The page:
Things Between Places: Artefacts from Oceania and the Museum of Archaeology and Anthropology
Professor Nicholas Thomas (Director and Curator of the Museum of Archaeology and Anthropology, University of Cambridge) and
Dr Anita Herle (Museum of Archaeology and Anthropology, Cambridge)
Dr Anita Herle. Drawing on two outstanding Pacific collections at the Museum of Archaeology and Anthropology - the museum's founding collection from Fiji assembled in the mid 1870s and material from the 1898 Cambridge Anthropological Expedition to the Torres Strait - this presentation attends to the materiality, creation and circulation of highly valued things. As active agents, objects such as whale's teeth and cardboard masks reveal the complexity and nuances of social relations between Islanders and British collectors. The interactions between local hosts/informants and researchers summoned into existence some of the very things that were collected. These things continue to play a vital role in our understanding of the specificity of colonial relations and in forging relationships between cutural decendants and museum staff.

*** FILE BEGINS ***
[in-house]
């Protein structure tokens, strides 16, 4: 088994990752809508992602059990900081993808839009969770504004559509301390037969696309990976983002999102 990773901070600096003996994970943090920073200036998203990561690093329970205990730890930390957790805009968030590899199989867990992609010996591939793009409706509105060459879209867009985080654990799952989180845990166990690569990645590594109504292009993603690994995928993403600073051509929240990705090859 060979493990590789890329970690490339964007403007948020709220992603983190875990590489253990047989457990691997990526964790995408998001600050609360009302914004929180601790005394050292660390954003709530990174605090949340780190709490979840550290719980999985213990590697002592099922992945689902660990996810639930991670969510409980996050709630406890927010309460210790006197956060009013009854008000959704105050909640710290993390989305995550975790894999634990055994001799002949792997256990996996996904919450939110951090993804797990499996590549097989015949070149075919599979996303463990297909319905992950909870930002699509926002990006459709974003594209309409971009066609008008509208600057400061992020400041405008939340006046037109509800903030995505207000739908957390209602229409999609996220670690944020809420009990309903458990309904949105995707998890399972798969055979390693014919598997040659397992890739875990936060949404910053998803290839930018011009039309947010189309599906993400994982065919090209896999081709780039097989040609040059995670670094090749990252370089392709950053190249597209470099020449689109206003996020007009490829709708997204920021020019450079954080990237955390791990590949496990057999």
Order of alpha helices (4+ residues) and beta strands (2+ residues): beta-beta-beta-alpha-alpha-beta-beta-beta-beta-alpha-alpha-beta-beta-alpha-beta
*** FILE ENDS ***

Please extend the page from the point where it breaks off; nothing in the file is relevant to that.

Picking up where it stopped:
Professor Nicholas Thomas. This talk offers a critique of the 'natural artefact', that is of the understanding that objects in ethnographic museums are extracted from the organic flow of life in communities and 'decontextualised' in collections. While recognising that museum artefacts are (in this case) the creations of Pacific cultures that have travelled, it suggests that many things bear and acquire complex identities before, around the scene of, or subsequent to their collection. Works from the Marquesas and New Caledonia, in Cambridge, Paris and elsewhere illustrate these arguments.